I think this will ultimately be a disaster for most of them. We sold out of South Auckland as soon as we could and would never go back there. Maintenance, rental issues and most importantly sliding values make it a very bad idea. (NOTE: I do not include Papakura in South Auckland, that market has consistently performed amazingly well.)
OR they are basically doing nothing. I think this is quite a good strategy right now. Sit out things in NZ or look offshore is not a bad idea. I talk to agents daily and professional finders around the country and the overall outlook is somewhere between muted and terrible so we can’t afford to get bullish yet.
Keep your powder dry!! Don’t be rushing in in New Zealand, there is much uncertainty ahead!
PS: Our next training webinar is going to be “HOW to research a property/area in the USA”. Book HERE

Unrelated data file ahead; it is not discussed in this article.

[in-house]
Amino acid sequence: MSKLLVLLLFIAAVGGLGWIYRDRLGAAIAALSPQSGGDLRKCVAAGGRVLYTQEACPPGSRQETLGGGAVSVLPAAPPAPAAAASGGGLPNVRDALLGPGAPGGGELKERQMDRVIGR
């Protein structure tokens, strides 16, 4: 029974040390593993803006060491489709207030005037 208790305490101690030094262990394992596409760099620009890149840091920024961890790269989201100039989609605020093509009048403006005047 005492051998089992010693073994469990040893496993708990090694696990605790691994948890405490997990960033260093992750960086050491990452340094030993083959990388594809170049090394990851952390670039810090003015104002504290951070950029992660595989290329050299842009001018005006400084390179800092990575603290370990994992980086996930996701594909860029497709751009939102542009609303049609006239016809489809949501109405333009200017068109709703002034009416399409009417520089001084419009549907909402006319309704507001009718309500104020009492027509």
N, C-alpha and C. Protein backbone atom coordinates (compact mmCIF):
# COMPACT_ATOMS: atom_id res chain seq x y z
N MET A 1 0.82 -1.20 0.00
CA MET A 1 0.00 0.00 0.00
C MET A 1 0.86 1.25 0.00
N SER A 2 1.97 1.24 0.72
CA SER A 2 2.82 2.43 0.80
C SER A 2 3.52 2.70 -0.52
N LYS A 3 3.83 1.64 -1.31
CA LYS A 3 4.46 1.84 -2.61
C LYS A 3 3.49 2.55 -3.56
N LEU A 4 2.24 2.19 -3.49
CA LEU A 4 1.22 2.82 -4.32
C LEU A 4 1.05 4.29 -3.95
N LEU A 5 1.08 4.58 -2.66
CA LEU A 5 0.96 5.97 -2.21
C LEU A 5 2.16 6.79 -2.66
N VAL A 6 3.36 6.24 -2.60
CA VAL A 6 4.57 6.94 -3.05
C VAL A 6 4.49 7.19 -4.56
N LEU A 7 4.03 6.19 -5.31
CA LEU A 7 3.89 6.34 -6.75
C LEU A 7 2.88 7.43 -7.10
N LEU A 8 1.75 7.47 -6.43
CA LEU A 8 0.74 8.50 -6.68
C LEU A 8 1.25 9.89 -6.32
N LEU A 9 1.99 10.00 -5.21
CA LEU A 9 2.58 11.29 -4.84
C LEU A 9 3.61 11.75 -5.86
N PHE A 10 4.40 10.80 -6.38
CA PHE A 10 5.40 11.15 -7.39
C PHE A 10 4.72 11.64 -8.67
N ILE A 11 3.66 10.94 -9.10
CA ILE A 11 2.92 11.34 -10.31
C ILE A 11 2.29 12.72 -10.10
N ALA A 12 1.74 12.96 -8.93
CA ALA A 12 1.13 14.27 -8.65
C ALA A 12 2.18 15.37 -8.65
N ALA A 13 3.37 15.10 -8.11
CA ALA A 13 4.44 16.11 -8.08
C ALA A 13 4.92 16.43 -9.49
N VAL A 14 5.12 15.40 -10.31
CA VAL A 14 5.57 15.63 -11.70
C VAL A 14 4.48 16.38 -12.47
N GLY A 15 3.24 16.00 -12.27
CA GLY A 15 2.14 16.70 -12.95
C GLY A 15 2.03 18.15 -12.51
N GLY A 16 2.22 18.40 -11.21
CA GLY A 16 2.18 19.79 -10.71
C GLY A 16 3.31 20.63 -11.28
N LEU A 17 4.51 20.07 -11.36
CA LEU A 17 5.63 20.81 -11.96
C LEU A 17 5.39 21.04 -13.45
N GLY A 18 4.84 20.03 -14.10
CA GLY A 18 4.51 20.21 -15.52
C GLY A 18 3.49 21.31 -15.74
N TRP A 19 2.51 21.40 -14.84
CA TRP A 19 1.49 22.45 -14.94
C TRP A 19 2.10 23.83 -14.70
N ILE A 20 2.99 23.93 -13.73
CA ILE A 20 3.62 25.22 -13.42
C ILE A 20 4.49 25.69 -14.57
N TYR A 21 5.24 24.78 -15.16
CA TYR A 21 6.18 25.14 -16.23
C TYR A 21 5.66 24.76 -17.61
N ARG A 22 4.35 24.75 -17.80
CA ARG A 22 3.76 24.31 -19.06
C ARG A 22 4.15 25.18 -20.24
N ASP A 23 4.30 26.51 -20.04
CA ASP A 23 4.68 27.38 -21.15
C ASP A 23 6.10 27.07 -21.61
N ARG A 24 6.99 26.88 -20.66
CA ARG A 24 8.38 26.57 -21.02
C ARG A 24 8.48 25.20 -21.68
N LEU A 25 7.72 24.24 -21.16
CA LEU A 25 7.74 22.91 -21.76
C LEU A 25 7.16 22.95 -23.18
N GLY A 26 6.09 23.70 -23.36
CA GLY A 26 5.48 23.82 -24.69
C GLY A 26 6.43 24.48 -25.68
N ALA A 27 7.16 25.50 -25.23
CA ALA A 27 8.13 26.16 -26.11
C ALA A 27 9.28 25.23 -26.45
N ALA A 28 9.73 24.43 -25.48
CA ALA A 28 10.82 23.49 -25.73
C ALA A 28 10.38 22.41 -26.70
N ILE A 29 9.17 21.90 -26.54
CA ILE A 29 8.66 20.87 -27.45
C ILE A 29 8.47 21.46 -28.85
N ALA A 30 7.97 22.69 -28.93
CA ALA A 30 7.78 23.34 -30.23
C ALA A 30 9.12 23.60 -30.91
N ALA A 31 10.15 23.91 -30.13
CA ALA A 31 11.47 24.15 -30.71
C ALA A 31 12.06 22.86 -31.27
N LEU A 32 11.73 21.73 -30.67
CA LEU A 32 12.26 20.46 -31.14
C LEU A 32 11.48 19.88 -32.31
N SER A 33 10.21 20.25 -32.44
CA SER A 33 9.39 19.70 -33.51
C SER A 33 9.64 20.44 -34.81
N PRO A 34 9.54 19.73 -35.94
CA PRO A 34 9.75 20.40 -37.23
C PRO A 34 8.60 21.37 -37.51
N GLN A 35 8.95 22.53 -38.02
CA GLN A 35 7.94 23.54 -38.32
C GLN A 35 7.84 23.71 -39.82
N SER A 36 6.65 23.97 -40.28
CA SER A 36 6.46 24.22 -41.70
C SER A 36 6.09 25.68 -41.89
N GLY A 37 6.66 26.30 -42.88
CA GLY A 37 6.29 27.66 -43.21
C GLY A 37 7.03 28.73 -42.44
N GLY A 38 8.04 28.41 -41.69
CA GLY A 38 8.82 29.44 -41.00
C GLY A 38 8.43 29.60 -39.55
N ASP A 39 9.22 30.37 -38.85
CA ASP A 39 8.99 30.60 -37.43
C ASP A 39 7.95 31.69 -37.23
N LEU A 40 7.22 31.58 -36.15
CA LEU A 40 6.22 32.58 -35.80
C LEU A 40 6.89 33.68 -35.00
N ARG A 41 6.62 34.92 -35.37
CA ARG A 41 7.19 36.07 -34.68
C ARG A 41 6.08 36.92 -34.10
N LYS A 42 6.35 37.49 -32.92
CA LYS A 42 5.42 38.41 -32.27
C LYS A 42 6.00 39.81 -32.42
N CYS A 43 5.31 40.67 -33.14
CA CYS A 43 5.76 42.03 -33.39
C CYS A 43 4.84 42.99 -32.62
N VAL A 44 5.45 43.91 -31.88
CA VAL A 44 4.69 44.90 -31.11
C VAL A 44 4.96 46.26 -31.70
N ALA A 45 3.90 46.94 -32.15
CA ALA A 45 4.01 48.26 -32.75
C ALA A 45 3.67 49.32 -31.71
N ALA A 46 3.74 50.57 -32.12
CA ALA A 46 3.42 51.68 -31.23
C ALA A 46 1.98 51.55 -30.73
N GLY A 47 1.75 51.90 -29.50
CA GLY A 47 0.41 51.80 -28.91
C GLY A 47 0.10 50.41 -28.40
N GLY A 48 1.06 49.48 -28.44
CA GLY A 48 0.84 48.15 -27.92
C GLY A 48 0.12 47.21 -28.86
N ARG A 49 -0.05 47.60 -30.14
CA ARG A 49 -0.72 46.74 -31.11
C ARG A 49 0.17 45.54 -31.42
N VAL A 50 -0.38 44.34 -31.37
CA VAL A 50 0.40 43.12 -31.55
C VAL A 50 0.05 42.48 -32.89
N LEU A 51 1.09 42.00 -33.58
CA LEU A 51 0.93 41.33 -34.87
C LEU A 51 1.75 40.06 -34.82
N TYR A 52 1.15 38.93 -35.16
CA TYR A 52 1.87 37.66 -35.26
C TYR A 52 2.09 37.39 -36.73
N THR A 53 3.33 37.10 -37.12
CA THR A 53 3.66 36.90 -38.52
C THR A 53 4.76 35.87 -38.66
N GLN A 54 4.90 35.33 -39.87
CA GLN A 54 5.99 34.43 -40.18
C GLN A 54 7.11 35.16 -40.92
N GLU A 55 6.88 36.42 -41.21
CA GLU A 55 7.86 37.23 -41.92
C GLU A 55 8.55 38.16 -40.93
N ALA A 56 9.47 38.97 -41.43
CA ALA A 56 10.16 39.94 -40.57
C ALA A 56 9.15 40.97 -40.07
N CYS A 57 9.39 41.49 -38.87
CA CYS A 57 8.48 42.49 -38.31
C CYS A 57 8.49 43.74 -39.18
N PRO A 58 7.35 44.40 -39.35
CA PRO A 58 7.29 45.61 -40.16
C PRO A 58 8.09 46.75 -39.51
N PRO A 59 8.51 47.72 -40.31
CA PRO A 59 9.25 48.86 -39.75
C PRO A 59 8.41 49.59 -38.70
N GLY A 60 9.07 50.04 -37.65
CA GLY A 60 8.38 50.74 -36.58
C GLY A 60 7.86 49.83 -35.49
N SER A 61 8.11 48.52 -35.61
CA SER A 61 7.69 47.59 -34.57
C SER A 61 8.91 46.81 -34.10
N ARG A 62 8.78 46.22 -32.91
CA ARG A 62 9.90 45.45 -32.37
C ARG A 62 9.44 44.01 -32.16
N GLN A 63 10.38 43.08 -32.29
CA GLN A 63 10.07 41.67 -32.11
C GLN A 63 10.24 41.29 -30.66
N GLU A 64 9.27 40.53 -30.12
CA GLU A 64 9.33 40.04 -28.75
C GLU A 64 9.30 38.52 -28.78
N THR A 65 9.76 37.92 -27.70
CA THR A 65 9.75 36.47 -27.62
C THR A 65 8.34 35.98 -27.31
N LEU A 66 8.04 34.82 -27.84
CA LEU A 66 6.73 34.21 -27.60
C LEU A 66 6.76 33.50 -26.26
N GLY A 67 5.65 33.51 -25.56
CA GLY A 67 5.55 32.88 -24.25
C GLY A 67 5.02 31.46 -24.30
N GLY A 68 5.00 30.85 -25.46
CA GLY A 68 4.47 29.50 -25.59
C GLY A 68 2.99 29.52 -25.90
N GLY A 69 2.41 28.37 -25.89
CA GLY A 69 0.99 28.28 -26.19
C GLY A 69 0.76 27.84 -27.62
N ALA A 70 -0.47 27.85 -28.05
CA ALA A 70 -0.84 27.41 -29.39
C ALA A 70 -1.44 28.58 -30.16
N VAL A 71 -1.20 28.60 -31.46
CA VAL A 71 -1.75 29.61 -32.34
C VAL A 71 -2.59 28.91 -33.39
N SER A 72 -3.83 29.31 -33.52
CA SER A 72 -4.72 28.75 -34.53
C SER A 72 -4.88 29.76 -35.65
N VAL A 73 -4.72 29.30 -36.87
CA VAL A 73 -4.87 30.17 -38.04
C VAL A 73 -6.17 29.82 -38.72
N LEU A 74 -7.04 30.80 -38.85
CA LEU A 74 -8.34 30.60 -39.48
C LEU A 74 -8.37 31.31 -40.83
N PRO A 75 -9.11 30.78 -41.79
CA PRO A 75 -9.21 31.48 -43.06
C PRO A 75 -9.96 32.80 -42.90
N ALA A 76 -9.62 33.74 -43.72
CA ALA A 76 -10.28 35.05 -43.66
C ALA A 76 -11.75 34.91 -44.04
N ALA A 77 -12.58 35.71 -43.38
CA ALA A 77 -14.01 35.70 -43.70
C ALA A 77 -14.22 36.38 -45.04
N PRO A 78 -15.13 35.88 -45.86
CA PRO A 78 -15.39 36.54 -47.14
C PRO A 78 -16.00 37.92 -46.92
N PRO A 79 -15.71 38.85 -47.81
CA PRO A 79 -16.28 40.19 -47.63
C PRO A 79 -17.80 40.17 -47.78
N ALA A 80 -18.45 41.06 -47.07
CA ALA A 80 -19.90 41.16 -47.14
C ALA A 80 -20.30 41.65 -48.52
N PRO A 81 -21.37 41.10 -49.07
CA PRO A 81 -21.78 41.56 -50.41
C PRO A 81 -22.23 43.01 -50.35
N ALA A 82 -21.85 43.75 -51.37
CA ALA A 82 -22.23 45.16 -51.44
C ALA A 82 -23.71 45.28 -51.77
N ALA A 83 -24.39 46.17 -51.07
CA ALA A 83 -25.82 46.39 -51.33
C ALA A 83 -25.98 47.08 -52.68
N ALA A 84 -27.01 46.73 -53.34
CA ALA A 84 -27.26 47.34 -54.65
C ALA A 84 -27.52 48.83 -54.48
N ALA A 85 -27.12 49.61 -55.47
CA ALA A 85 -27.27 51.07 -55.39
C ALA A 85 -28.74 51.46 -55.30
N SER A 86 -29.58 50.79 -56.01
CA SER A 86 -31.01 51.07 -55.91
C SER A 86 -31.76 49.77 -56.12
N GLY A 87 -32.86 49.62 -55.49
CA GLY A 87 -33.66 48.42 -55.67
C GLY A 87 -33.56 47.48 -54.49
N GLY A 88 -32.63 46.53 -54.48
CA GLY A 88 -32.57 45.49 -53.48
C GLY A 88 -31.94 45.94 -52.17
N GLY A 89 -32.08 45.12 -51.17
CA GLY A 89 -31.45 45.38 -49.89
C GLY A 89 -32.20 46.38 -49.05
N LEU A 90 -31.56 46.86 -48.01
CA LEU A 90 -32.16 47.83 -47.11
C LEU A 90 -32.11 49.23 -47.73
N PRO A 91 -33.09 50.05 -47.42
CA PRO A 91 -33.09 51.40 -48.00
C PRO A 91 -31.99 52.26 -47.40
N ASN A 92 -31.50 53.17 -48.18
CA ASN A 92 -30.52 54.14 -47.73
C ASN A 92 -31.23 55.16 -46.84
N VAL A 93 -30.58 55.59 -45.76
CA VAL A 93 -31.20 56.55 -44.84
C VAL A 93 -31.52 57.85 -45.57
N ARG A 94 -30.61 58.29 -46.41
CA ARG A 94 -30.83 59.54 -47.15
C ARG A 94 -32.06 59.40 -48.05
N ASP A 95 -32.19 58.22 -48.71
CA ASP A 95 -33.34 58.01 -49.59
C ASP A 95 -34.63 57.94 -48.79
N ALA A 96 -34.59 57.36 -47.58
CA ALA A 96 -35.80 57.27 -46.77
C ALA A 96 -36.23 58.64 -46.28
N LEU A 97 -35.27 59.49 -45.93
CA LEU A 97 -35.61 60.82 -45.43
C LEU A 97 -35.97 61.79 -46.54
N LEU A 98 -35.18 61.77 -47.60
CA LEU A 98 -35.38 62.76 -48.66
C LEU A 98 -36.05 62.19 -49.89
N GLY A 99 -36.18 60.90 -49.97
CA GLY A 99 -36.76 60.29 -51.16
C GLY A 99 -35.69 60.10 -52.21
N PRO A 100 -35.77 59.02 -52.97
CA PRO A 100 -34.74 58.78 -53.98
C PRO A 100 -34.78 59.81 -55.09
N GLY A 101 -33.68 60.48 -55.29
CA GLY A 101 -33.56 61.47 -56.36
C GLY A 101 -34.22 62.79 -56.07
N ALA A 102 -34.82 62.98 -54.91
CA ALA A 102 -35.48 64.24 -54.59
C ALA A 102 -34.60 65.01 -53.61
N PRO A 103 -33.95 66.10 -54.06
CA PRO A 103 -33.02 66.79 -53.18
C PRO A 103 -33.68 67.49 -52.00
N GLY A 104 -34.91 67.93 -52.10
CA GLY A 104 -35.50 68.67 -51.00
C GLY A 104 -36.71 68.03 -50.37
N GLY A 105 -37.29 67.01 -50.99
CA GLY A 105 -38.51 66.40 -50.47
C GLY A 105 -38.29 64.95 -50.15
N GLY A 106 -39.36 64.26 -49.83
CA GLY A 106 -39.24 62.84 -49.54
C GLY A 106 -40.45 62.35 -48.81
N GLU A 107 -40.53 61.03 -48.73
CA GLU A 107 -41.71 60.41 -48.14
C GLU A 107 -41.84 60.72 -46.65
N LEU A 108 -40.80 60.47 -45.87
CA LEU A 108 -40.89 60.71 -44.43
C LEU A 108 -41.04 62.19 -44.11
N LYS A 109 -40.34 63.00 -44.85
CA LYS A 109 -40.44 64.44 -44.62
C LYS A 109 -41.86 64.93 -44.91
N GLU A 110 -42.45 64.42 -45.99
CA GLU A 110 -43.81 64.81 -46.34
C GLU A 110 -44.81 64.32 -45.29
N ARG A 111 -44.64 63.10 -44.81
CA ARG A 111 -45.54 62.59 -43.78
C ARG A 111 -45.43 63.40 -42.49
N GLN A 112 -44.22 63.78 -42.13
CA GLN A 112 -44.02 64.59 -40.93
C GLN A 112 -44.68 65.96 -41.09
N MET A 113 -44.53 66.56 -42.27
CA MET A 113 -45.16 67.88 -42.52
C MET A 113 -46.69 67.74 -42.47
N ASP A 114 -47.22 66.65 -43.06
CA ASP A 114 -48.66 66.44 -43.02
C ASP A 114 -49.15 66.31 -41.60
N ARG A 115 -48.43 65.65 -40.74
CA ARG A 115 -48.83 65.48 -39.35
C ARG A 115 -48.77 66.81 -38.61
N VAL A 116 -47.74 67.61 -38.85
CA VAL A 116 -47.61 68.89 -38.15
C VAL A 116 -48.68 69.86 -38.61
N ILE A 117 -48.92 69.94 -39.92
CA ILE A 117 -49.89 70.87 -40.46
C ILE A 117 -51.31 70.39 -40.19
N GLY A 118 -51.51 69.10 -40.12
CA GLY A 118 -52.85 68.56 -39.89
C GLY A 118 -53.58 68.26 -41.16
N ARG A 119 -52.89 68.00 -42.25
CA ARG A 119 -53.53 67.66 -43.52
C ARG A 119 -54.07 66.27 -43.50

This article is from John Talbott, a consistently anti property author and researcher. It is a must read regarding the US market.
I have been waiting for more than five years to offer this advice. It is now time in most cities across the country to buy a new home or refinance your existing home with thirty-year fixed rate mortgage debt. And this from the author of The Coming Crash in the Housing Marketpublished in 2003 and my 2006 book, Sell Now! The End of the Housing Bubble. Let me explain why.
Home Prices Relative to Peak Prices During Bubble